‘Unprecedented times’ is the slogan of the decade that we are all growing to hate. However, there is no denying that the stark impact COVID has had on many businesses will direct business development strategies for the next several years.
Before 2020, the beauty industry was booming at an astronomical rate, worth just over $530 billion worldwide*. A sign of the times, beauty grew in the ever-evolving social media climate with an increasing availability to know about the latest products and trends quicker than ever before, as well a growing consumer base that is more educated to beauty products in comparison to earlier decades. Trade secrets, such as strobing and contouring which were kept backstage, or at a rate $30 in a book by Kevyn Aucoin, are now available at our fingertips, willing us to endless buy more and explore more beauty.
Beauty now is keeping yourself and your mind healthy in these ‘unprecedented times’.
However, during the pandemic, many of us have witnessed a particular shift on Instagram, and among influencers who live there. While our feeds were once a welcomed daydream of images for inspiration and aspiration, life became so suddenly real and the images and accounts that had been telling us to ‘buy this and that’ quickly became frivolous and meaningless. Influencing, which had been a significant component to beauty’s boom, fell. As 2020 has gone on, movements for justice, such as BLM and political discourse across the world, have been hinged on the use of Instagram and social media to spread the word. Ultimately, developing more of our feeds to become a platform for good, rather than comparison and e-commerce.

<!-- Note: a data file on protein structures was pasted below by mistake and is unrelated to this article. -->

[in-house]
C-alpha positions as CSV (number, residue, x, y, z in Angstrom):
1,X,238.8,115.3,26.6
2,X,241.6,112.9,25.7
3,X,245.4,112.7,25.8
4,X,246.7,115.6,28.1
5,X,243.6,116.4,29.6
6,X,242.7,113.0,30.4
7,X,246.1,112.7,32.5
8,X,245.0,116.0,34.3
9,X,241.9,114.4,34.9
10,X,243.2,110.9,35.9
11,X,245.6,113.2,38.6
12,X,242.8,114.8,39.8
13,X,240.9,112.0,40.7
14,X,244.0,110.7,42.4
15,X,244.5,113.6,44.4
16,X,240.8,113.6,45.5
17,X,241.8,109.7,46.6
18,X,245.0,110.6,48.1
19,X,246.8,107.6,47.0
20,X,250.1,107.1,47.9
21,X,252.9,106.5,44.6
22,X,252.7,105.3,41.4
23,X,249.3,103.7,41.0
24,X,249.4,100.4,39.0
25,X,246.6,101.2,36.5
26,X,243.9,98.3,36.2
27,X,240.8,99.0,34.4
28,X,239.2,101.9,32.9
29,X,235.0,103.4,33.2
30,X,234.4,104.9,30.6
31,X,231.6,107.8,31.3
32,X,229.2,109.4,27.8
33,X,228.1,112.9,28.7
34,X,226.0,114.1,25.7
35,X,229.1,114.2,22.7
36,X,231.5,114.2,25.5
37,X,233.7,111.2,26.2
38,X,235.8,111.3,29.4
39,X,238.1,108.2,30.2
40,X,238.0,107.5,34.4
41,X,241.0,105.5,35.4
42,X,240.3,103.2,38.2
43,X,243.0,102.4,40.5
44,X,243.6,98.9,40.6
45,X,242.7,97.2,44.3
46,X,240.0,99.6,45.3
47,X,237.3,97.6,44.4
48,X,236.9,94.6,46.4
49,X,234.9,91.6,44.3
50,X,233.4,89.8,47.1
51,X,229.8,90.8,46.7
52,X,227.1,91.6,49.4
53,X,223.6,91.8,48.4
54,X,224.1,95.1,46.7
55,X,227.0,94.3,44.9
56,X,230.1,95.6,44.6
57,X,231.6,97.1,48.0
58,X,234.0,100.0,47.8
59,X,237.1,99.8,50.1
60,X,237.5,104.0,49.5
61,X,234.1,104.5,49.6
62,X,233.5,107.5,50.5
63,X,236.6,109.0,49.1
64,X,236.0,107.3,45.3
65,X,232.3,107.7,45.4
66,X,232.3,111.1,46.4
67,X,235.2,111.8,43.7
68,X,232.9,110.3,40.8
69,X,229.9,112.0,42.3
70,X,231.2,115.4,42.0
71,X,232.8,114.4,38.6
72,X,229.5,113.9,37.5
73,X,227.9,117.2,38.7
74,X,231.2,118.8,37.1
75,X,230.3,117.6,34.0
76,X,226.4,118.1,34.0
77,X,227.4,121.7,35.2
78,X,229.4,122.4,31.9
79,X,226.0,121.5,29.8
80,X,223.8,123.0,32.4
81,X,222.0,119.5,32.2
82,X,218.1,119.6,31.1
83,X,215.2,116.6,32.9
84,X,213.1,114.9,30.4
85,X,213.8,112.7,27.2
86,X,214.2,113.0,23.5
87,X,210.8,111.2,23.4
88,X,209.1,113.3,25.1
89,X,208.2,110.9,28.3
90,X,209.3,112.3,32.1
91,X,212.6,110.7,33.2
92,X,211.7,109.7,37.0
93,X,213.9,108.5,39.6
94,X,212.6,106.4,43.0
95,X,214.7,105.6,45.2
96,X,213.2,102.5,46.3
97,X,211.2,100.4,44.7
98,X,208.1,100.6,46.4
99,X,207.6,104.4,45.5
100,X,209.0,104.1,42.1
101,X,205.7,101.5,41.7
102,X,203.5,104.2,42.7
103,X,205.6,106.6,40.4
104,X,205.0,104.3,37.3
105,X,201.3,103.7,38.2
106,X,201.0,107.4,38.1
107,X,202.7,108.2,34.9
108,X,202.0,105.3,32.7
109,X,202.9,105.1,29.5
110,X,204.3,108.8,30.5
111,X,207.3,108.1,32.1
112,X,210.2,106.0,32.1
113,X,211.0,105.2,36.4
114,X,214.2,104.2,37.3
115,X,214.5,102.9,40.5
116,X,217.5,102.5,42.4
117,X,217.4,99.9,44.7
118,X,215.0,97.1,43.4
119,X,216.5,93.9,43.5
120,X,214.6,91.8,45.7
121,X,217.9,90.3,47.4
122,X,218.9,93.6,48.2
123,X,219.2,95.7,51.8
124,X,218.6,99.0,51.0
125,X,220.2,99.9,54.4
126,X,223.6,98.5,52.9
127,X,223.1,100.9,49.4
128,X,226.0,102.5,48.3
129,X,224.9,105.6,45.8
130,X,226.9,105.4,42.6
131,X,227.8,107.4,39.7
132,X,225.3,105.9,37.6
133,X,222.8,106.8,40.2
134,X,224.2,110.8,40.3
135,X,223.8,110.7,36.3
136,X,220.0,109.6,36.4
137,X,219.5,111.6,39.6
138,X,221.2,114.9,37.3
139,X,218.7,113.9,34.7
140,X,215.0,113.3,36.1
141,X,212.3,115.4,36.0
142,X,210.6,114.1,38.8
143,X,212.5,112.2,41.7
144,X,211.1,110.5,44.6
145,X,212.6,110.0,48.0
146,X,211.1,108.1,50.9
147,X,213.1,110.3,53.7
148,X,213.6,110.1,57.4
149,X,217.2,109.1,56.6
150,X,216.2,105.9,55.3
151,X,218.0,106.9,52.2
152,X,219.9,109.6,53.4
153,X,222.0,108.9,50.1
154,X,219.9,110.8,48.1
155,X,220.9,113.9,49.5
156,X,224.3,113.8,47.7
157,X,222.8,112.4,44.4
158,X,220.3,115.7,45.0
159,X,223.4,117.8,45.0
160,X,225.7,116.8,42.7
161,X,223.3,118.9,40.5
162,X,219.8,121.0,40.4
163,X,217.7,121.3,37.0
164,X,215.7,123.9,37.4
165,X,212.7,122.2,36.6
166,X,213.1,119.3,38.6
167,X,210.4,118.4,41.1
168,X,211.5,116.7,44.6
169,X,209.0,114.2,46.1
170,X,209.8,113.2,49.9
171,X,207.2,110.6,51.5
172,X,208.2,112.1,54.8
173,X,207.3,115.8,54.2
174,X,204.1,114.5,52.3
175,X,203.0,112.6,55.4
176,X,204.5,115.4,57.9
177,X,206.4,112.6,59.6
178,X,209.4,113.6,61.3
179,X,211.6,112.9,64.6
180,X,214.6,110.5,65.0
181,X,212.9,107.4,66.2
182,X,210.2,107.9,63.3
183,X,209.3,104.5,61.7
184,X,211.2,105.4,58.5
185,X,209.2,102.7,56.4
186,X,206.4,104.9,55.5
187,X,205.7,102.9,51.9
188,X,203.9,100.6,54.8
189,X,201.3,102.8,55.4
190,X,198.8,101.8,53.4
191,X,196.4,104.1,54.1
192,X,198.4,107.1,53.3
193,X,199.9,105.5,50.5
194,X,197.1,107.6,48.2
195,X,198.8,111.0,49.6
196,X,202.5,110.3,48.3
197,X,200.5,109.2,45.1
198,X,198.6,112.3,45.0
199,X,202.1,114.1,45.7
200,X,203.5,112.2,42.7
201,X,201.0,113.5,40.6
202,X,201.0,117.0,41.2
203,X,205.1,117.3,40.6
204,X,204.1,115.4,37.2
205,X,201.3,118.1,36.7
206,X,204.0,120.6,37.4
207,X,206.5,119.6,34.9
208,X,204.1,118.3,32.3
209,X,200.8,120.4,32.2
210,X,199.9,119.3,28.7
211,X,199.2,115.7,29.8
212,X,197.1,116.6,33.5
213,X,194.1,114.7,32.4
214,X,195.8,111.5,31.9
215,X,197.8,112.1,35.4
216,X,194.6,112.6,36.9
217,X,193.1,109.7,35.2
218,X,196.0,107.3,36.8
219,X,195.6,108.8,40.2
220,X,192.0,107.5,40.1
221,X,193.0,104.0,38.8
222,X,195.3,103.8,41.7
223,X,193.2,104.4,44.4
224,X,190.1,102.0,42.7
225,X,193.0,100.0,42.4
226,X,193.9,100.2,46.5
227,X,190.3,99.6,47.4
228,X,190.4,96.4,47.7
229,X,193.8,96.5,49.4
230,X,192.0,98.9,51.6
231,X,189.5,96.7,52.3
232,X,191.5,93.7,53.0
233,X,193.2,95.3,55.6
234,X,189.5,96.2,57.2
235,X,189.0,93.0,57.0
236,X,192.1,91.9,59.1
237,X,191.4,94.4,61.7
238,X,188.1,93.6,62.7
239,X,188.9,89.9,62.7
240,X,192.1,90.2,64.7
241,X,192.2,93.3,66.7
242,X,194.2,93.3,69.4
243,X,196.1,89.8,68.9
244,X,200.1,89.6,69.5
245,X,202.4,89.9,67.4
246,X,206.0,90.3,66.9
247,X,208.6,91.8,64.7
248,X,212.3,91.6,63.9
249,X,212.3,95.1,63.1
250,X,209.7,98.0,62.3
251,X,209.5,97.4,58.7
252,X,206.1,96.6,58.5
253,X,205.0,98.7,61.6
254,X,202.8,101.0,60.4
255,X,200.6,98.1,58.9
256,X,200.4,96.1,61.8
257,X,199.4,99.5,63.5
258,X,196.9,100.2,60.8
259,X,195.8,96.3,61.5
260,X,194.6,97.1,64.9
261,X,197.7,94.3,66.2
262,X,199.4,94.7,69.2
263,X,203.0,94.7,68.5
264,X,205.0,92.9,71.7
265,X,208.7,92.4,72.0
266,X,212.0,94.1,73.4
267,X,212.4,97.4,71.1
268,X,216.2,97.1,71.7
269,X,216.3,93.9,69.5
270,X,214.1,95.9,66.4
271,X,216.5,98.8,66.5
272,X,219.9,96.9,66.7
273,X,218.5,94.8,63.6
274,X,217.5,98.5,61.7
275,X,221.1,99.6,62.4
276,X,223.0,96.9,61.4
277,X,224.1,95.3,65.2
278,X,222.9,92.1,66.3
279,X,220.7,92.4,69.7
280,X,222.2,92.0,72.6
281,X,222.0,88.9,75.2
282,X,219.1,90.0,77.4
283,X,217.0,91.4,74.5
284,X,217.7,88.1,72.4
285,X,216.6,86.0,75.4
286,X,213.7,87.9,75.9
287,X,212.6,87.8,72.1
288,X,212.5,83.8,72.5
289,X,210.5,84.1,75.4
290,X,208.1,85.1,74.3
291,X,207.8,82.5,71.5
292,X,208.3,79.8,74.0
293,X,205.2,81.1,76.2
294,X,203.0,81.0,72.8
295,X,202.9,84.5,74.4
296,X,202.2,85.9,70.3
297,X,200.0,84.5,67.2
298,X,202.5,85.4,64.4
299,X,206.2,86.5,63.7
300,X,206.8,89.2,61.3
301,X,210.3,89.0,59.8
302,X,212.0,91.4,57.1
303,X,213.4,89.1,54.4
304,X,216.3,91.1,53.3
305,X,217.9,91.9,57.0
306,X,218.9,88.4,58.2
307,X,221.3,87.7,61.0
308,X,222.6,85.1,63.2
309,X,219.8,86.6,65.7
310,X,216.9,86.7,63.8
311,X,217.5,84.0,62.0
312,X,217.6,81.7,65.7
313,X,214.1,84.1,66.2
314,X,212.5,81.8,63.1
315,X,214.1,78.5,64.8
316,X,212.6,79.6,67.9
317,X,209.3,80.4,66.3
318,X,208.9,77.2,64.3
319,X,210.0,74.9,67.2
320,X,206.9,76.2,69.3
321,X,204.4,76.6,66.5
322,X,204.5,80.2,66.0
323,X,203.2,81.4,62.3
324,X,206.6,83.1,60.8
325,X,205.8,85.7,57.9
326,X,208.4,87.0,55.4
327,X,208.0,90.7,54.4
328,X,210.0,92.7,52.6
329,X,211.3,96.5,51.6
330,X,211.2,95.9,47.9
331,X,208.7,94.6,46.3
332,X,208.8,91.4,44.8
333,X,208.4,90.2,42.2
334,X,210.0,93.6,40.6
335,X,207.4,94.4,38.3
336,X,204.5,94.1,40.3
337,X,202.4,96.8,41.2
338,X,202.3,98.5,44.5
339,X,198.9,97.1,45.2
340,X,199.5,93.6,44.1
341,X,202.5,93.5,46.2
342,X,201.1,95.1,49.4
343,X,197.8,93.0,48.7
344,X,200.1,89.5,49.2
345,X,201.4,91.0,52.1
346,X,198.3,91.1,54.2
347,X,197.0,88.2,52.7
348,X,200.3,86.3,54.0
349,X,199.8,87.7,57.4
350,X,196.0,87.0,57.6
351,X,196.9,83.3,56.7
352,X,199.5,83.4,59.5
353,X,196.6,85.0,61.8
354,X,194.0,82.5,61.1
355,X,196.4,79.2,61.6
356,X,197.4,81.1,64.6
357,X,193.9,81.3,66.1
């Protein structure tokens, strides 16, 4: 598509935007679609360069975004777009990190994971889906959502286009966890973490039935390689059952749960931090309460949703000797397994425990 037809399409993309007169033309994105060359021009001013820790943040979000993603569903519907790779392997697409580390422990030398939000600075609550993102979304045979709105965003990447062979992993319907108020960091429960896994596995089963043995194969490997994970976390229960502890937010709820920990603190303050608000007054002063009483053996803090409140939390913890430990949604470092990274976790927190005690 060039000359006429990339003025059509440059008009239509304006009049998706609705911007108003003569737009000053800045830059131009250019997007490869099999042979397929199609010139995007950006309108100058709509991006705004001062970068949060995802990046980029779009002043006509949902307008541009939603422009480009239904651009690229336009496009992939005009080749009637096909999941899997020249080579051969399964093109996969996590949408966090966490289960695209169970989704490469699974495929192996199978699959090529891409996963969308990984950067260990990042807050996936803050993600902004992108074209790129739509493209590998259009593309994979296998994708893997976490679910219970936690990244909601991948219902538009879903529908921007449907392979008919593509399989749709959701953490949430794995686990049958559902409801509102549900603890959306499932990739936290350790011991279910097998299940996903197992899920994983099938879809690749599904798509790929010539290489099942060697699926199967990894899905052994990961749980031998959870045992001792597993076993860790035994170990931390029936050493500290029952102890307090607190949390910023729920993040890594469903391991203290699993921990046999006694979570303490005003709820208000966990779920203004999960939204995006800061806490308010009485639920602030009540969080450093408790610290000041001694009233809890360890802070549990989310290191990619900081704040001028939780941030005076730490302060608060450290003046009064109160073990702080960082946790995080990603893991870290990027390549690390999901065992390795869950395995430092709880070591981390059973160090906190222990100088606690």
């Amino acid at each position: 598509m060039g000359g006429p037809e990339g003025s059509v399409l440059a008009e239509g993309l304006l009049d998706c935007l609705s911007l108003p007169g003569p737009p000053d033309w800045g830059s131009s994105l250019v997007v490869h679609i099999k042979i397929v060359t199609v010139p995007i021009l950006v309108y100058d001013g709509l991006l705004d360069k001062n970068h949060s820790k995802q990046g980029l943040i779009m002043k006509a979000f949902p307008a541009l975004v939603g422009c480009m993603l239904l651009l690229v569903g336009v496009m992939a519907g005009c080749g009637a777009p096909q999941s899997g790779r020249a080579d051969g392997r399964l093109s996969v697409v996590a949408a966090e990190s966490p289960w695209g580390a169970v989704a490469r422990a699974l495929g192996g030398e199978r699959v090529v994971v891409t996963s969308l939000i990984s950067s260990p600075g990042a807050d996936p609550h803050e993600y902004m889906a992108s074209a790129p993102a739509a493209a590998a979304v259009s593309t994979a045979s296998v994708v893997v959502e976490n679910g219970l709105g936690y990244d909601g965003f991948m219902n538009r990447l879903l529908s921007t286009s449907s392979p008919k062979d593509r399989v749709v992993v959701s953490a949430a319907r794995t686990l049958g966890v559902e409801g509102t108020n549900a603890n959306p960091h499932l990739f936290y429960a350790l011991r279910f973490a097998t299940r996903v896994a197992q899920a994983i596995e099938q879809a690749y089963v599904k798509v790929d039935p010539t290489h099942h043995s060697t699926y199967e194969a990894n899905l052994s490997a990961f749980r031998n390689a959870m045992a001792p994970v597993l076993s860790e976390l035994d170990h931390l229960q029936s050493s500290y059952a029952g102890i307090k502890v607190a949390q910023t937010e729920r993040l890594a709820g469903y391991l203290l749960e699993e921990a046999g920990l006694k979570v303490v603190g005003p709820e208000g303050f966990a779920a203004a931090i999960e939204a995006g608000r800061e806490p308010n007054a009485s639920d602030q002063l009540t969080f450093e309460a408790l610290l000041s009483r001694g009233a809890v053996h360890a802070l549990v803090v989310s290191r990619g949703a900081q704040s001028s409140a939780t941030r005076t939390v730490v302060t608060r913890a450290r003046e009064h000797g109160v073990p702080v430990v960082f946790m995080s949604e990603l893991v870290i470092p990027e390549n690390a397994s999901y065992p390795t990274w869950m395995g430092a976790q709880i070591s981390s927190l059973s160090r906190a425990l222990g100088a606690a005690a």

So as far as beauty has been concerned, with many of our beauty regimes, such as getting our hair done, suddenly banned due to lockdown, beauty in 2020 has gone on to become less of a need to change your look to fit in, and instead become about survival. Beauty now is keeping yourself and your mind healthy in these ‘unprecedented times’.
With such a dynamic shift in the industry beauty and in such a short time, we spoke to Emma Chiu, Global Director at Wunderman Thompson Intelligence. What should we expect from this once booming industry, and whether the movement towards self-care is here to stay or a function of the moment to keep an industry that once depended on comparison to stay alive?
Emma and her team analyze the many habits of shoppers, alongside popular culture, and the general zeitgeist to collaborate with brands to make them ‘future-proof. They ‘distil the cultural landscape’ to see how this implicates a brands perception in the public-eye and how always to stay afloat no matter how life changes. As their slogan on their website states, they ‘Find Value in the 2020 reset.”
Looking back at 2019, for example, a particular insight Emma had seen in the beauty industry before the impact of COVID was paying close attention to digital innovation in the beauty industry.
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Words and Interview by Hayley Barnes, Design by Kate Bull